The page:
Brex CEO Henrique Dubugras joins Yahoo Finance Live to discuss the future of startups as COVID-19 cases surge.
- Welcome back to Yahoo Finance Live. And today's startup spotlight exploring the truth behind a V-shaped recovery. We've talked about it in some sectors, that have clearly seen that play out. But what about America's startups? We're seeing a V-shaped recovery there as well. Let's break that down a little bit in today's startup spotlight.
Joining us for more on that is the pride and joy of Brazil, Henrique Dubugras, CEO of Brex, a startup that skyrocketed to do a $3 billion valuation by helping other startups access company credit cards joins us now. Henrique, good to be chatting with you again here.
I know you have insight into this since you work so closely with startups and they're spending. What have you seen in this recovery when it comes to them and how strong of a bounce back you're seeing play out?
HENRIQUE DUBUGRAS: Yeah. So first, thank you for having me. I think that this is probably the strongest I've seen you know, startups and venture capital since I got to the US. You know, seed deals are being chased after. So much money has been raised.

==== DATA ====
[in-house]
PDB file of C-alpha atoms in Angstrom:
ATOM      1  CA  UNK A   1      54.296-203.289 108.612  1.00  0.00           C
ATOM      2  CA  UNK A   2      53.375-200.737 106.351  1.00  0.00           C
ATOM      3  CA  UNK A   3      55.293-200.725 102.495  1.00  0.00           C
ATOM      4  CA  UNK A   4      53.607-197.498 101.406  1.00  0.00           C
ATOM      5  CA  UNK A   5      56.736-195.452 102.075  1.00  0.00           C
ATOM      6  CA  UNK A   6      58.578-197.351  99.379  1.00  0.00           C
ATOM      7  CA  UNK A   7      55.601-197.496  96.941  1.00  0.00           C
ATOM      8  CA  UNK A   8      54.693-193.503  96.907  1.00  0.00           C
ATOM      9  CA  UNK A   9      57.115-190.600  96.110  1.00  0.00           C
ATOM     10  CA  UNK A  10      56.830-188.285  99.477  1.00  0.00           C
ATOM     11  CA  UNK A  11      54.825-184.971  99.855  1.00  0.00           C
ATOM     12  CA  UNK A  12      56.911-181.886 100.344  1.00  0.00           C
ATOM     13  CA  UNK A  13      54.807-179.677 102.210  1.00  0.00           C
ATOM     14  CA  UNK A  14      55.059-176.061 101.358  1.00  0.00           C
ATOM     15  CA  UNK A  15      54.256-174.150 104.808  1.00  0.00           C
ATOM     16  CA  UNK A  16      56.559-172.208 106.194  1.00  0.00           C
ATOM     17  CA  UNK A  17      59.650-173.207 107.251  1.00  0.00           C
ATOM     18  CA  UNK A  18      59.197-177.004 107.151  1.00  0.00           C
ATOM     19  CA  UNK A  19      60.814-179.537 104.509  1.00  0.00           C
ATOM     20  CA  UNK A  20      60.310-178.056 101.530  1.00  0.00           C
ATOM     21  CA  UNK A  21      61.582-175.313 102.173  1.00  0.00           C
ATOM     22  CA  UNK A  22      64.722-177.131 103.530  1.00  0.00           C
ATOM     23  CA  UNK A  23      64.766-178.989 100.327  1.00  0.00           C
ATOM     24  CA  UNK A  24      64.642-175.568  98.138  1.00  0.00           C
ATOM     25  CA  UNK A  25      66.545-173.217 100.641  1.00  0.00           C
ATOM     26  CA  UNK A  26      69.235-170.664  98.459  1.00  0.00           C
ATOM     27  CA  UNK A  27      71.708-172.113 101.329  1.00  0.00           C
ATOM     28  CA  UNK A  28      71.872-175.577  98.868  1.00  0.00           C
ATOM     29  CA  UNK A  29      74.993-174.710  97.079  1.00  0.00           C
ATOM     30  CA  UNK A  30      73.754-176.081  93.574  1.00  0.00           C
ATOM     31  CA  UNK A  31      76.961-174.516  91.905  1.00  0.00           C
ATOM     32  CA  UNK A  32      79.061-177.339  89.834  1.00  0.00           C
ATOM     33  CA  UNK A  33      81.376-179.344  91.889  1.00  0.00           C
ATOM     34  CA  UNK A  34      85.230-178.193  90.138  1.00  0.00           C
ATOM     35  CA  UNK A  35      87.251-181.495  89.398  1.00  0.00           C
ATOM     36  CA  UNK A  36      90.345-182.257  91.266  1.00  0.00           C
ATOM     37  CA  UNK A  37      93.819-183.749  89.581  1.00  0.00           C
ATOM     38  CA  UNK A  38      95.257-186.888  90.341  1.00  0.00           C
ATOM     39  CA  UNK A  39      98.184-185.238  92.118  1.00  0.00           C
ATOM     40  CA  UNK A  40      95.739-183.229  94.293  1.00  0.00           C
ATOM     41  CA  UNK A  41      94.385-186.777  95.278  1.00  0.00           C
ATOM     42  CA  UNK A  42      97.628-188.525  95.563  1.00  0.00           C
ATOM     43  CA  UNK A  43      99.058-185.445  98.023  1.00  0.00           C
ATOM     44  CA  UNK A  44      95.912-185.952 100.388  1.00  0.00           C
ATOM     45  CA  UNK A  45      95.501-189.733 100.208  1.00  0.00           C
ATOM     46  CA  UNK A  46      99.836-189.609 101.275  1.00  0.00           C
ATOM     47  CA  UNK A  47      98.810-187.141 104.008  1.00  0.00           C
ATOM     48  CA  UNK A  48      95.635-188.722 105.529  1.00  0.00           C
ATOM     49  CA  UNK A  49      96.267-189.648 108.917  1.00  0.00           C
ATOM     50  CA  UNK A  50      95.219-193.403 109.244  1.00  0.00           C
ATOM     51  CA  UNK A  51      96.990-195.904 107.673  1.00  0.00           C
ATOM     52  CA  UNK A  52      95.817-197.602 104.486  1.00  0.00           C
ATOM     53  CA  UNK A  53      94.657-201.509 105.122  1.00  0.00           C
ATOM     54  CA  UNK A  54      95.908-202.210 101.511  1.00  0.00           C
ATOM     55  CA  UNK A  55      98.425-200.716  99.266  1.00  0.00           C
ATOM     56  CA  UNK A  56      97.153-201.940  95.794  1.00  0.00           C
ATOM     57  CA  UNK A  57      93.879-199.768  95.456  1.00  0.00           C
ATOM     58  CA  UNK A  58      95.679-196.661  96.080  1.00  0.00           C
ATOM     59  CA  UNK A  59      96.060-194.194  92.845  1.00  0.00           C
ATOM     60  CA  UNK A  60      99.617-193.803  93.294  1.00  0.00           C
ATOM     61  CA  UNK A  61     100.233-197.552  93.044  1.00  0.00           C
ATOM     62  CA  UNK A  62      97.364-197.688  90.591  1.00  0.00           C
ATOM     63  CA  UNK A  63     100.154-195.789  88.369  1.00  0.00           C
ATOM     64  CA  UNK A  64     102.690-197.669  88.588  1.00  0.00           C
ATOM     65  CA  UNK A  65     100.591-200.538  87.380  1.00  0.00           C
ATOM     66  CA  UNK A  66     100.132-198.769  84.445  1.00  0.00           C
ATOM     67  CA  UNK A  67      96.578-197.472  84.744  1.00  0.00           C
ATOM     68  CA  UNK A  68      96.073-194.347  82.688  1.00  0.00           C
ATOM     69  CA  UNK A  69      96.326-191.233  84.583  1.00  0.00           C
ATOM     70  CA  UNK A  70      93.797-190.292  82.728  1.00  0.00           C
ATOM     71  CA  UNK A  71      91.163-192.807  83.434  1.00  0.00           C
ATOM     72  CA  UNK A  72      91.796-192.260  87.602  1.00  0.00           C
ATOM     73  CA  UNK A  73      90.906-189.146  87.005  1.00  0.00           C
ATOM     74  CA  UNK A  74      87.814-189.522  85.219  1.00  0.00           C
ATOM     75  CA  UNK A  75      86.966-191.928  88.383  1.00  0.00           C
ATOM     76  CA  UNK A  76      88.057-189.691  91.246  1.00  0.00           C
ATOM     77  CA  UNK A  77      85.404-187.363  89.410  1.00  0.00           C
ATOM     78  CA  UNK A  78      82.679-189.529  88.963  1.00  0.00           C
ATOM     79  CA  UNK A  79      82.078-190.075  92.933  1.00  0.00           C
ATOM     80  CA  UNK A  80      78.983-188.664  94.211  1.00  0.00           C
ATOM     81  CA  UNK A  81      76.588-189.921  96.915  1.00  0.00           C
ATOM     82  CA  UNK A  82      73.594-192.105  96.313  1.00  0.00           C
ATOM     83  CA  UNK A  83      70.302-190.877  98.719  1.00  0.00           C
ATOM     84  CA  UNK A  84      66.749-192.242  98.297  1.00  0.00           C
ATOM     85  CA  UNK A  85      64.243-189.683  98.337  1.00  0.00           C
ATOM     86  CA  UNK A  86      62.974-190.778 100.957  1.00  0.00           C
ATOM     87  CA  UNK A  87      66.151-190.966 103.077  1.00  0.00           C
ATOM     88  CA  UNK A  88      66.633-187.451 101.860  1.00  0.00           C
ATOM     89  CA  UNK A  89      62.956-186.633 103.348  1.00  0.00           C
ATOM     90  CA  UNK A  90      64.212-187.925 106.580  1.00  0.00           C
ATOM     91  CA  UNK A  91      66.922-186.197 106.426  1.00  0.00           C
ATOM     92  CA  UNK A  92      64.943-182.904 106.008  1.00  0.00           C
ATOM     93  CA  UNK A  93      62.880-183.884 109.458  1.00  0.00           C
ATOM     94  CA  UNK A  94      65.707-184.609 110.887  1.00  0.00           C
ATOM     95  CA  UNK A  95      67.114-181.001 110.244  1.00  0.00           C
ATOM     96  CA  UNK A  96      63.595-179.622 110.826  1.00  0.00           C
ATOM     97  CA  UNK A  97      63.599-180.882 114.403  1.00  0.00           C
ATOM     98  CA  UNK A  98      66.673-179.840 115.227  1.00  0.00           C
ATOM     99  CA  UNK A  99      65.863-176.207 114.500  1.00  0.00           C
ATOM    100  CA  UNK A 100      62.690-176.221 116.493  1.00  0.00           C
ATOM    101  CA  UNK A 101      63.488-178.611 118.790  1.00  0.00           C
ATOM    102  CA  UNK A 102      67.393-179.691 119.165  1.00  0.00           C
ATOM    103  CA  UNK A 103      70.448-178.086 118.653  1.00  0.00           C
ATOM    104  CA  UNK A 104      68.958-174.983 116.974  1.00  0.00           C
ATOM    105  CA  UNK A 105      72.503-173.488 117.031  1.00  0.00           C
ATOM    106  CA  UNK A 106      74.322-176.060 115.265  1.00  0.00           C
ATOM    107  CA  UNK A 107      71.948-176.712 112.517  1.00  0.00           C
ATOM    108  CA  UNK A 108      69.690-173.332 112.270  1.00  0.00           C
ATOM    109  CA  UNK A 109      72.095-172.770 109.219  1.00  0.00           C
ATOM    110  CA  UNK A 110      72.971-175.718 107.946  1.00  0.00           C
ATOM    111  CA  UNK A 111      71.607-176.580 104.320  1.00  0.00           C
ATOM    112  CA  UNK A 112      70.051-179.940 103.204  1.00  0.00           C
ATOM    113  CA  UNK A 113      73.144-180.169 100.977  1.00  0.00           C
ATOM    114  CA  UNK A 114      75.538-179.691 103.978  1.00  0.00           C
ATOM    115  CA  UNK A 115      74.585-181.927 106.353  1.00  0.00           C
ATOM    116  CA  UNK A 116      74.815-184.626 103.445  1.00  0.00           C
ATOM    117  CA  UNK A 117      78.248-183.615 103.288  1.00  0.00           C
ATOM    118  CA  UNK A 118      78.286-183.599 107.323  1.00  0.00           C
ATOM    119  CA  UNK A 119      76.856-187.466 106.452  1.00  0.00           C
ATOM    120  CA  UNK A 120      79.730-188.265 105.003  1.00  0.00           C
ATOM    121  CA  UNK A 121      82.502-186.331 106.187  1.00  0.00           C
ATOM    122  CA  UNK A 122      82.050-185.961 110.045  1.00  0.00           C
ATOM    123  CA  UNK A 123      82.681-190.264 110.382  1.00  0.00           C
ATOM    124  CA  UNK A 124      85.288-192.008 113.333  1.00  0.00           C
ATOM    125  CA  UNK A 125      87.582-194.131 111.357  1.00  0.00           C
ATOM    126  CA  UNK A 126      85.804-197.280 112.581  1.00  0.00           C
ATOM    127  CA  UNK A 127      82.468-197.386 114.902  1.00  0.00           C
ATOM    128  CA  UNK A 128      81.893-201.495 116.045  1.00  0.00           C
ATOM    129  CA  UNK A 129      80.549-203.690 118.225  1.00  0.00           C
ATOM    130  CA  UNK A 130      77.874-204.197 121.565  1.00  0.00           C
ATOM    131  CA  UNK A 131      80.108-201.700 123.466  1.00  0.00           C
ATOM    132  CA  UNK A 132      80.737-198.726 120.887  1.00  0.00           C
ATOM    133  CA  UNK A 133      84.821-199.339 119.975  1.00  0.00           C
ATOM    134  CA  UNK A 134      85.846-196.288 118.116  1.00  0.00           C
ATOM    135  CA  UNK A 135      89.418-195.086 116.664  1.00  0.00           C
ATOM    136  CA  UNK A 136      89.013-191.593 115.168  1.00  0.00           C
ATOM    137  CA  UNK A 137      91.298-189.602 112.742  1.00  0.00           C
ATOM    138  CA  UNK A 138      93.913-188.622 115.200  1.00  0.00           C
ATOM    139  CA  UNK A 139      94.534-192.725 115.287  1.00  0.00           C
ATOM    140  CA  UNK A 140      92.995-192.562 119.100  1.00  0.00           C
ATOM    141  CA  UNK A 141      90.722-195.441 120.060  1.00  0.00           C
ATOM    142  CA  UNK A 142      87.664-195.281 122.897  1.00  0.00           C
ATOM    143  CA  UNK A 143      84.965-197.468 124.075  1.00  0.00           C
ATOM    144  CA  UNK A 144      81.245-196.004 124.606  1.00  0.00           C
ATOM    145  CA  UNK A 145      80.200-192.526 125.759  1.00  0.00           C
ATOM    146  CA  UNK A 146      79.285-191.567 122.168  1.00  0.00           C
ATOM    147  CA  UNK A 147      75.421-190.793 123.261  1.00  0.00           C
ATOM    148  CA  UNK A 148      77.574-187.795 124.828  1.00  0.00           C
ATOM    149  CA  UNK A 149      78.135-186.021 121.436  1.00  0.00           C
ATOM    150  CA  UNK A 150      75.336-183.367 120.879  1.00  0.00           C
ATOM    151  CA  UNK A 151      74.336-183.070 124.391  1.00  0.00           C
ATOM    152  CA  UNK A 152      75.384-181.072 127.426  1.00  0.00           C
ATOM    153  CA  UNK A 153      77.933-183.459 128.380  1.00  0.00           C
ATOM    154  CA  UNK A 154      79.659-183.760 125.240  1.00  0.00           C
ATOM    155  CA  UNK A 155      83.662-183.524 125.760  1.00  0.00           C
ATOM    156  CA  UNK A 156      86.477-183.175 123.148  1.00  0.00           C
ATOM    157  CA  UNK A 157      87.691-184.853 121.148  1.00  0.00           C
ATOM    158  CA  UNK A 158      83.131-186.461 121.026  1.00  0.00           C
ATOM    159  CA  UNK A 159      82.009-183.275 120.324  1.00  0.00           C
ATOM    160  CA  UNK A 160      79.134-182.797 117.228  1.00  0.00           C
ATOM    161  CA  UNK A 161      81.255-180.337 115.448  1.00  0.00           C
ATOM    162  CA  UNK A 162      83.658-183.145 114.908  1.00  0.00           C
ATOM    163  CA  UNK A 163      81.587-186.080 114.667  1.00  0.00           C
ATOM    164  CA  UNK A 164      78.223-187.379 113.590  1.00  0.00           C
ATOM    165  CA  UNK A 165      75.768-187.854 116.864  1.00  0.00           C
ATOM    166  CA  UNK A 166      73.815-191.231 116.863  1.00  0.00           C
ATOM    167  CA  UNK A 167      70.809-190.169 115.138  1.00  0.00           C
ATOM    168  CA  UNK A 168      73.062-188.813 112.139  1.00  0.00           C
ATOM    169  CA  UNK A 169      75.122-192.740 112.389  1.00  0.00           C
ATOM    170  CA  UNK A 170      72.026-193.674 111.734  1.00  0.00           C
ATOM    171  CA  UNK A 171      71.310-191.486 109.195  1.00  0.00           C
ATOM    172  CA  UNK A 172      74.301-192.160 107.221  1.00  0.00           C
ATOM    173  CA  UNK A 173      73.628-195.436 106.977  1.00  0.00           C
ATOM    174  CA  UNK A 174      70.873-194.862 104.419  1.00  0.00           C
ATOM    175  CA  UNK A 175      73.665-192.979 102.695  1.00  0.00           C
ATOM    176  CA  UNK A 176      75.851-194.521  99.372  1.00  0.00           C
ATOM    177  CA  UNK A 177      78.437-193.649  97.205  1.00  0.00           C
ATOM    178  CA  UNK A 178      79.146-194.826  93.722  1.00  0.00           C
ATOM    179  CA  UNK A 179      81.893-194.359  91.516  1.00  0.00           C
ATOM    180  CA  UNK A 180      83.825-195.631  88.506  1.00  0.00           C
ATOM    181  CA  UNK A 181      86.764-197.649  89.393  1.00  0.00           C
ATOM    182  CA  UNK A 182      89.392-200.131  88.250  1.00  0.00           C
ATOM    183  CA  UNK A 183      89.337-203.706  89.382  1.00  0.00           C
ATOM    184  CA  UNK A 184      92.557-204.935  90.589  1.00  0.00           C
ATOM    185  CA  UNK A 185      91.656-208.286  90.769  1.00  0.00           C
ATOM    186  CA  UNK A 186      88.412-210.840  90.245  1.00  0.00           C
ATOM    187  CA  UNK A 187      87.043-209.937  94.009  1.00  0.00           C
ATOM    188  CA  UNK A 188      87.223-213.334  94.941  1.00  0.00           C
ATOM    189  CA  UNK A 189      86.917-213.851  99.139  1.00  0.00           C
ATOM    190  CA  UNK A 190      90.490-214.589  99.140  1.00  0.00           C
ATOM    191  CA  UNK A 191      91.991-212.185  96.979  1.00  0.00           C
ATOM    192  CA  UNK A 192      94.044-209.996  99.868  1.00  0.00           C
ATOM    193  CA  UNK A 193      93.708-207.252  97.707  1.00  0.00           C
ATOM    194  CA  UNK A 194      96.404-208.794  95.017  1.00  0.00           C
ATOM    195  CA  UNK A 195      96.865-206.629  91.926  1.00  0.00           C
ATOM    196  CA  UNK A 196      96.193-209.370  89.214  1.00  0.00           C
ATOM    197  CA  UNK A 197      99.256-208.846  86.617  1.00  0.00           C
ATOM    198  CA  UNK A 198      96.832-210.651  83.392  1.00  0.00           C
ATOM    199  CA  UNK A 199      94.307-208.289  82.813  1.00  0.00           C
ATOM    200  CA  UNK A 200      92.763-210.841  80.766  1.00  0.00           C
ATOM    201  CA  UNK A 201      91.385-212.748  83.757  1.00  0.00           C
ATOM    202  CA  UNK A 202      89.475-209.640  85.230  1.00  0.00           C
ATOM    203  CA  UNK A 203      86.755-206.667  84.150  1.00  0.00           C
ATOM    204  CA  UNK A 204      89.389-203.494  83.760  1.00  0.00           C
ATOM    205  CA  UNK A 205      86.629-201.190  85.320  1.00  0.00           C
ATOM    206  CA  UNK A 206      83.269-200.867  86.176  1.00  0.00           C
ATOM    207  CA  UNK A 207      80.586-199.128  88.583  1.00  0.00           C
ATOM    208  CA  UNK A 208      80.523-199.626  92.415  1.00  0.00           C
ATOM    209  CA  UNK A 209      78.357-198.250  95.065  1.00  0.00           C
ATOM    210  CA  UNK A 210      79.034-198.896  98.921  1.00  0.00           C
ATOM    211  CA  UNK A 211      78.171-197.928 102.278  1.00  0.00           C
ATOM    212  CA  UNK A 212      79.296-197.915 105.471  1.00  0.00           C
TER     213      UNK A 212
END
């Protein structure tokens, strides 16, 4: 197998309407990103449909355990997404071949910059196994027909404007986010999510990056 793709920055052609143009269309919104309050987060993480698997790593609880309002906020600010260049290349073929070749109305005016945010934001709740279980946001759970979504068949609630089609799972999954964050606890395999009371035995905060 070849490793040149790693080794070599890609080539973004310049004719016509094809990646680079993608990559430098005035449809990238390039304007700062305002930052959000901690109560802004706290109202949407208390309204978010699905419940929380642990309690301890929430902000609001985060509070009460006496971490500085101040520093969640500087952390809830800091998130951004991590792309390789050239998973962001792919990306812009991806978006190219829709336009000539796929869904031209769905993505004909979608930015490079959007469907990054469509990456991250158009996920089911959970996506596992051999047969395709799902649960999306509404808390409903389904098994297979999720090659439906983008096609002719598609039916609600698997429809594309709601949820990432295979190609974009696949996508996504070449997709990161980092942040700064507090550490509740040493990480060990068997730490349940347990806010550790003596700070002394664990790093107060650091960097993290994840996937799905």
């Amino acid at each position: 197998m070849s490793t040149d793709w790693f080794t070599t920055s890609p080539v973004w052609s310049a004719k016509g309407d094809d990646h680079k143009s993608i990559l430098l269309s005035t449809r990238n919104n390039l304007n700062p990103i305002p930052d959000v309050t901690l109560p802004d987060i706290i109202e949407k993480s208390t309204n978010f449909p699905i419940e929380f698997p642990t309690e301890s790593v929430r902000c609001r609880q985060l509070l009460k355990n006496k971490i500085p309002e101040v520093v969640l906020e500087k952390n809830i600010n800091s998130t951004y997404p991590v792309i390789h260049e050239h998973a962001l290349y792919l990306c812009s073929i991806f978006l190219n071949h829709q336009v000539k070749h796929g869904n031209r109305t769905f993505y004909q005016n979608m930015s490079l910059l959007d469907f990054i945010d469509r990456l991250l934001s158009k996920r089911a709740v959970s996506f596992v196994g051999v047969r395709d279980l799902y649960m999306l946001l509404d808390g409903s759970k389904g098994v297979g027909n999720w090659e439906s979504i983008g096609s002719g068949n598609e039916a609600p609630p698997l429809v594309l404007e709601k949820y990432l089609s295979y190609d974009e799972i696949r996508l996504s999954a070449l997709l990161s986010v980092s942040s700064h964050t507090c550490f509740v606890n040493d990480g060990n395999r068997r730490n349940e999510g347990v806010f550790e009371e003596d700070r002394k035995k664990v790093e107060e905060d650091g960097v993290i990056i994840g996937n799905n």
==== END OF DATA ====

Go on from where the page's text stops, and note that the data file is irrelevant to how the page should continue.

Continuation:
You know, since we launched our Brex cash product, which is a bank account replacement, we've seen so much investment coming in from overseas, at a pace that we haven't even seen in 2019. The other interesting thing that we saw is that there's so many SNBs that are being created right now that are looking more and more like tech companies.
So you know, traditional retail shops, instead of opening a second location, because that's obviously a bad idea right now, have been expanding online. Or the traditional restaurants, instead of expanding to the nearby city, have been building cloud Kitchens for delivery. So we've seen a lot of very interesting trends across digitally enabled companies.
- Yeah. Can you elaborate on that a little more? You've talked a lot about how you are seeing this huge boost in spending from startups, but the way in which that money is being spent is not the same. So there's a lot more investments, for example, being made in software. What does that tell you about the pivot we've seen from some of these companies during this pandemic?